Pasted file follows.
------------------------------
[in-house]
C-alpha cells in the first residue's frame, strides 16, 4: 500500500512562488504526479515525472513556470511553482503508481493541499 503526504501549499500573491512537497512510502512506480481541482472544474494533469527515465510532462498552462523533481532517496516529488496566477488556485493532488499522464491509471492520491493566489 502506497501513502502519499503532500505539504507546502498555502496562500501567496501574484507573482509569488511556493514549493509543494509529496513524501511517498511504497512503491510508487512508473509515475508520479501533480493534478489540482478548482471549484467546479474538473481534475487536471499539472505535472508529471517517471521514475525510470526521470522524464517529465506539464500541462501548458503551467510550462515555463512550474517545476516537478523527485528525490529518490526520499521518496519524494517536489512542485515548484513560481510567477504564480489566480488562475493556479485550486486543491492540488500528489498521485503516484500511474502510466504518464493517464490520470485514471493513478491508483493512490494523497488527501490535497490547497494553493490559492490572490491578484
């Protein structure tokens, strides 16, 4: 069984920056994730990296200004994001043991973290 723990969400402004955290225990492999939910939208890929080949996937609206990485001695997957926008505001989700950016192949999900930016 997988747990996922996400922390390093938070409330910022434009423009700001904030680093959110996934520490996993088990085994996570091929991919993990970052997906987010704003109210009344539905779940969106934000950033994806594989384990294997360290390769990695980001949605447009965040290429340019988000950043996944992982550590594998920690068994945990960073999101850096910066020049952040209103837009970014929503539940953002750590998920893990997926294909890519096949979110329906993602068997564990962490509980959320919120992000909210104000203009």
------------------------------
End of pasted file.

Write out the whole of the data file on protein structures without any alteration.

[in-house]
C-alpha cells in the first residue's frame, strides 16, 4: 500500500512562488504526479515525472513556470511553482503508481493541499 503526504501549499500573491512537497512510502512506480481541482472544474494533469527515465510532462498552462523533481532517496516529488496566477488556485493532488499522464491509471492520491493566489 502506497501513502502519499503532500505539504507546502498555502496562500501567496501574484507573482509569488511556493514549493509543494509529496513524501511517498511504497512503491510508487512508473509515475508520479501533480493534478489540482478548482471549484467546479474538473481534475487536471499539472505535472508529471517517471521514475525510470526521470522524464517529465506539464500541462501548458503551467510550462515555463512550474517545476516537478523527485528525490529518490526520499521518496519524494517536489512542485515548484513560481510567477504564480489566480488562475493556479485550486486543491492540488500528489498521485503516484500511474502510466504518464493517464490520470485514471493513478491508483493512490494523497488527501490535497490547497494553493490559492490572490491578484
């Protein structure tokens, strides 16, 4: 069984920056994730990296200004994001043991973290 723990969400402004955290225990492999939910939208890929080949996937609206990485001695997957926008505001989700950016192949999900930016 997988747990996922996400922390390093938070409330910022434009423009700001904030680093959110996934520490996993088990085994996570091929991919993990970052997906987010704003109210009344539905779940969106934000950033994806594989384990294997360290390769990695980001949605447009965040290429340019988000950043996944992982550590594998920690068994945990960073999101850096910066020049952040209103837009970014929503539940953002750590998920893990997926294909890519096949979110329906993602068997564990962490509980959320919120992000909210104000203009």